For the third time in four years, World Monuments Fund (WMF) is inviting nominations for the Knoll Modernism Prize, as it seeks to identify significant mid-century modern architecture.
Not too long ago, the mid-century moderns suffered a perception akin to that of the Victorians in the 1950s. They were old, abandoned and too often torn down.
“People thought of them as wonky, with their cement slabs and plate glass,” says Lisa Ackerman, WMF executive vice president and chief operating officer. “They hadn’t been around long enough to be appreciated – it takes awhile to catch up with architectural aesthetics.”
Ironically, their stripped-down style can be found everywhere across the U.S. – and was often the style that replaced the demolished 19th-century Gothic Revival, Queen Anne or neo-Baroque building.
“There was this wave of euphoria,” she says. “Every Main Street has one – a hospital or a school from the A-list of modern architects.”
These days, though, work by the likes of Paul Rudolph can’t be wiped off the planet fast enough. So Knoll and WMF established a prize to be awarded to a design professional or firm in recognition of innovative design solutions that preserved or saved a modern landmark at risk. “If we can’t save them all, we can raise the consciousness within the public realm,” she says.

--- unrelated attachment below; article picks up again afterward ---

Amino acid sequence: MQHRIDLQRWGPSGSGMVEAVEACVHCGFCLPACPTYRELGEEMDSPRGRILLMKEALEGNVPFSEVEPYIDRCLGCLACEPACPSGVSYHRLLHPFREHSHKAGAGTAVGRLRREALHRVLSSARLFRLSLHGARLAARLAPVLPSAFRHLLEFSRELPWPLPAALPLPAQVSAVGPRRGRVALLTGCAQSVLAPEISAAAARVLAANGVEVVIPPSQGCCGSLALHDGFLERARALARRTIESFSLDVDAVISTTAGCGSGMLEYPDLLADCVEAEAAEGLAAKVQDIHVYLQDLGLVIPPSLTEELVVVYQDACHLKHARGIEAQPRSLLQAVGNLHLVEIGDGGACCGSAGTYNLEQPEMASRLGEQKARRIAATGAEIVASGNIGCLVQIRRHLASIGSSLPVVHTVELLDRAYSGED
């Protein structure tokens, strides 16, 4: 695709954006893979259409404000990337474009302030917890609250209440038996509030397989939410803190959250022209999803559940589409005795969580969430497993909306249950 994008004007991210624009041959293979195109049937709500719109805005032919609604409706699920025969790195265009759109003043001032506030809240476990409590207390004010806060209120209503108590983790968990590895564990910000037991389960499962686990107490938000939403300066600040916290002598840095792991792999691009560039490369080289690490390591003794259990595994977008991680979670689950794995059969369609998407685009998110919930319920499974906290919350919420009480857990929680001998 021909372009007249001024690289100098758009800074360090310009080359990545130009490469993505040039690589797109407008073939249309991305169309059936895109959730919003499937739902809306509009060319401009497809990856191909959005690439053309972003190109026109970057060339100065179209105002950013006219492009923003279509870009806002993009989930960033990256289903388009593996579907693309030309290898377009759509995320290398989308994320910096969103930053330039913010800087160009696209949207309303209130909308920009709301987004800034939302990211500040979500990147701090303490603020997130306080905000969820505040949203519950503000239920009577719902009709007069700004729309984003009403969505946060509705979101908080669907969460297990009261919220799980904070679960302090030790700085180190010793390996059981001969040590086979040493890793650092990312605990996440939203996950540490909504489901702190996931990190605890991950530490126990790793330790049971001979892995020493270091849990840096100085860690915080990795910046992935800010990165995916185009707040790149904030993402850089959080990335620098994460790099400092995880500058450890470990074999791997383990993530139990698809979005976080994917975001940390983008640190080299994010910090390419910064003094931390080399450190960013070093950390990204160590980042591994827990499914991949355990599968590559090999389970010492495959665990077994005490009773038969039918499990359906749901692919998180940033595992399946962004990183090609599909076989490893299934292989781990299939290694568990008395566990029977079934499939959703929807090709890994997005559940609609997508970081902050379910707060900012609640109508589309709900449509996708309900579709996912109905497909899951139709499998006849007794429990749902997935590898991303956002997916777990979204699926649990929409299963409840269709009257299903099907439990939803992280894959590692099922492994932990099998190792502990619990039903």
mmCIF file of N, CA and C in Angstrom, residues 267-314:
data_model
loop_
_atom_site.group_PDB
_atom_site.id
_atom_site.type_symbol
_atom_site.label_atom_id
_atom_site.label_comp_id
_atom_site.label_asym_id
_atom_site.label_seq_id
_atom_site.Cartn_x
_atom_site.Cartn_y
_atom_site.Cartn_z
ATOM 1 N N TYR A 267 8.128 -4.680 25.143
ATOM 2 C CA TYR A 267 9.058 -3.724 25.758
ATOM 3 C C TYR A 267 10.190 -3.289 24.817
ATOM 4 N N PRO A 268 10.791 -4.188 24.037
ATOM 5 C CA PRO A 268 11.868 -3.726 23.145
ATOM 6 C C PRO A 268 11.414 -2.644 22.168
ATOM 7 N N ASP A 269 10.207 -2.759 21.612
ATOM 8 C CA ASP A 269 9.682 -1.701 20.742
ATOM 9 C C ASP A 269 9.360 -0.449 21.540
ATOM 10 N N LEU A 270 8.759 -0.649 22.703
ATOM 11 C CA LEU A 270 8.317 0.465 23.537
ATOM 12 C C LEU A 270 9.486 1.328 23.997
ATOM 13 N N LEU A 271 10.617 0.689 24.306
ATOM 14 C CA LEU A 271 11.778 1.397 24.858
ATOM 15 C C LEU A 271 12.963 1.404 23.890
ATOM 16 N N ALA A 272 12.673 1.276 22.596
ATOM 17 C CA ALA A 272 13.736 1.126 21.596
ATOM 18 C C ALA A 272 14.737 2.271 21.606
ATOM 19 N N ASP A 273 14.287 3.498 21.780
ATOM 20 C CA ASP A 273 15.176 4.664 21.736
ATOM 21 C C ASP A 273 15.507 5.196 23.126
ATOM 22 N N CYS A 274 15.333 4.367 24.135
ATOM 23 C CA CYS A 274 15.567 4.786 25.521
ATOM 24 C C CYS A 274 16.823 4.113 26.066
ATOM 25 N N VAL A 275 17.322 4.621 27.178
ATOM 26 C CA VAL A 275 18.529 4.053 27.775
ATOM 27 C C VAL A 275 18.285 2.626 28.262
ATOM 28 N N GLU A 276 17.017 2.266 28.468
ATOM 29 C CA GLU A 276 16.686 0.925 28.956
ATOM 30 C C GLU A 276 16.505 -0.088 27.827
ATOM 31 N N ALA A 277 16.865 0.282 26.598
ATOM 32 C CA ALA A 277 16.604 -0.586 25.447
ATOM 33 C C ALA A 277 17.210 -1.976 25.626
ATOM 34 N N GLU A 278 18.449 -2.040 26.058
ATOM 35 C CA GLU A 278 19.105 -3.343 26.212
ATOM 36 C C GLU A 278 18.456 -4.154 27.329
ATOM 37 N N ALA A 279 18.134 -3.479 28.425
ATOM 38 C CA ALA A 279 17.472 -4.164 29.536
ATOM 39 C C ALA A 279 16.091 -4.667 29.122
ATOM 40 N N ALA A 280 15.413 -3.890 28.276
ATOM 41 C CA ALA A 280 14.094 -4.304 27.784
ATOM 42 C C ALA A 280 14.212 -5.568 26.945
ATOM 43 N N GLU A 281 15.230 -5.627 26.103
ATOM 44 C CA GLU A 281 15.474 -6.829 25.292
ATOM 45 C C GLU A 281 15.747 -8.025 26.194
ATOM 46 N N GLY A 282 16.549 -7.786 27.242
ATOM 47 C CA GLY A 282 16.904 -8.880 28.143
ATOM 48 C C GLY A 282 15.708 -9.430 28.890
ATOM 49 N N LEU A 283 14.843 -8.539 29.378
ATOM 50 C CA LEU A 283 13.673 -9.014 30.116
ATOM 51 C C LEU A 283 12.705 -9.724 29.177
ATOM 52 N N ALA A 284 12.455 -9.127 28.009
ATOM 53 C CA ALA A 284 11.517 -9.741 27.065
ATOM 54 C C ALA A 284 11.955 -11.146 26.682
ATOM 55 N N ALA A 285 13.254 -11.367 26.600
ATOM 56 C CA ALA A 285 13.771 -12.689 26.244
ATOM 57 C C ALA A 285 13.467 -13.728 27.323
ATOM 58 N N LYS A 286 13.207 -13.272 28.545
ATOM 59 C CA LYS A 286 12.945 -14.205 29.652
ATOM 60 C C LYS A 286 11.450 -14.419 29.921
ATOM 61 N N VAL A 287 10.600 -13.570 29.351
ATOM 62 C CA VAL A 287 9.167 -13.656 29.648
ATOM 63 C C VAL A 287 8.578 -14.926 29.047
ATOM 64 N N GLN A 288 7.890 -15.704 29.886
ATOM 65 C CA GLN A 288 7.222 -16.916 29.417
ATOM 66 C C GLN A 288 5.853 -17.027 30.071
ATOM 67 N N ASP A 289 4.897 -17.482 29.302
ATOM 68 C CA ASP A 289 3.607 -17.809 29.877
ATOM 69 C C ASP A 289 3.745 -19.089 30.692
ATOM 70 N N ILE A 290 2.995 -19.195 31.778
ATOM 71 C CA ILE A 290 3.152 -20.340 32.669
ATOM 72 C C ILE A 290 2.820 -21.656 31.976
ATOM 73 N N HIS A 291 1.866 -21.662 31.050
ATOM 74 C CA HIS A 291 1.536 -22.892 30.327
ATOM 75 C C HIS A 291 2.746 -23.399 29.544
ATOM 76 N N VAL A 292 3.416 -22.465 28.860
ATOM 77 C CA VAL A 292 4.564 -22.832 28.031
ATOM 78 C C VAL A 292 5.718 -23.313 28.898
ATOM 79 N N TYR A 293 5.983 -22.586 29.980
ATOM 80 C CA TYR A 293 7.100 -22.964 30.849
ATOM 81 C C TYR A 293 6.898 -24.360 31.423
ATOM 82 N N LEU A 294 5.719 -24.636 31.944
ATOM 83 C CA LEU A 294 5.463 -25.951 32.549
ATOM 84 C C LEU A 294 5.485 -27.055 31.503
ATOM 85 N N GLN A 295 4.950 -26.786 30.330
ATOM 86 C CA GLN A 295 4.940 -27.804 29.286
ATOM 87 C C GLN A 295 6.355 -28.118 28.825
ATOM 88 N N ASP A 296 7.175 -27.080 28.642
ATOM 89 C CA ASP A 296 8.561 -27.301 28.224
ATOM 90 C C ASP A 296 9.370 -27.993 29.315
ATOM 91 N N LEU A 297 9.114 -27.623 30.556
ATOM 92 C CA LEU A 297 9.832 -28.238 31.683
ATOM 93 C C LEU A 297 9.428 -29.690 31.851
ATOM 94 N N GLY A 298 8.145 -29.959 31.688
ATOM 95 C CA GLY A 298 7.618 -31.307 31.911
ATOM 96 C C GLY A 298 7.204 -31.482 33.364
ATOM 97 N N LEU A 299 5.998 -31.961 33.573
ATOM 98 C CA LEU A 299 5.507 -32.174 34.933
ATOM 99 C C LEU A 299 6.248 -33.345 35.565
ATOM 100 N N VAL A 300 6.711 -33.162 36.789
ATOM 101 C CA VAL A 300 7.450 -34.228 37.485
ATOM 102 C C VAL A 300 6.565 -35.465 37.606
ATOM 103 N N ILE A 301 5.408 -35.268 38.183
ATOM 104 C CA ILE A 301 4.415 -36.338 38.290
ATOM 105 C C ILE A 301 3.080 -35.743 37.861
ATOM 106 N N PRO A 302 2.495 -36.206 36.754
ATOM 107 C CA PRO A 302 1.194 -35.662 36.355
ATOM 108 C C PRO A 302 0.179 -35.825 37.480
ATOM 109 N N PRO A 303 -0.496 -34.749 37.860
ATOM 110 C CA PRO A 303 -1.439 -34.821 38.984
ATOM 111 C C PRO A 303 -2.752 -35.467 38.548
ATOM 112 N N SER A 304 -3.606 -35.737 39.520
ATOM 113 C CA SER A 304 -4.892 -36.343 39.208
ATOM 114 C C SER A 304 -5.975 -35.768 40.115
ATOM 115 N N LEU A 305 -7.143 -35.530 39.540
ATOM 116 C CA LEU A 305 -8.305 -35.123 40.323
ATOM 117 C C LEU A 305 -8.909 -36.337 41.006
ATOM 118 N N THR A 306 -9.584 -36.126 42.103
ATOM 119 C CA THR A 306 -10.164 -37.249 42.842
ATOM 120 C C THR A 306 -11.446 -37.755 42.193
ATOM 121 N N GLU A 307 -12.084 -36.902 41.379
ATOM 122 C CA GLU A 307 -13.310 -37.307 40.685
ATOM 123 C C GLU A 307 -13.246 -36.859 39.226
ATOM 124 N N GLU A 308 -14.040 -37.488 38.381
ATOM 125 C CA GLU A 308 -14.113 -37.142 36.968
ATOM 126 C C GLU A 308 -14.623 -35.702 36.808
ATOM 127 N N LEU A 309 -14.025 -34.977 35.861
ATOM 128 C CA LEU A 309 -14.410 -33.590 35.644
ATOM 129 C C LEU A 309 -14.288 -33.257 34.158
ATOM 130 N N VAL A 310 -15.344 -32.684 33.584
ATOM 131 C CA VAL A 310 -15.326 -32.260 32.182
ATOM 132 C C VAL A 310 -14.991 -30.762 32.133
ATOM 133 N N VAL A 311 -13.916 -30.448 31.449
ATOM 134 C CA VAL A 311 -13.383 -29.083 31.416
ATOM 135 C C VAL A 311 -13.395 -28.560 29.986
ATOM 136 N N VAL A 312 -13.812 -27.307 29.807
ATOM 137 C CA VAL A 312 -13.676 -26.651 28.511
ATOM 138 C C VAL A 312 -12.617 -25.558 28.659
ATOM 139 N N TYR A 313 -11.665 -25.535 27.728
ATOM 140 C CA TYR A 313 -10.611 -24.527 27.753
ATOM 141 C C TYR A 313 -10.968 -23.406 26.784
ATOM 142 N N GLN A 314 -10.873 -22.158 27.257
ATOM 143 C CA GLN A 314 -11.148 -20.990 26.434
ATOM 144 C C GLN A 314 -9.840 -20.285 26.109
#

The prize seeks to raise awareness of a building’s significance to contemporary life, the important place it holds in the architectural record, and the influential role that architects and designers play in preserving modern heritage. Nominated projects should have enhanced a site’s architectural, functional, economic, and environmental sustainability while benefiting the community, and must have been completed in 2007 or after.
The 2008 prize winner, a 1930 trade school designed by Hannes Meyer, the second director of the Bauhaus, is located on the outskirts of Berlin. The 2010 prize winner is a sanatorium known as the Zonnestraal in Hilversum, Netherlands, designed by Jan Duiker.
An independent jury chaired by Barry Bergdoll, chief curator of architecture & design, at the Museum of Modern Art, will select the winner.
Deadline for nominations is July 31.
For more information, go to www.wmf.org/modernism.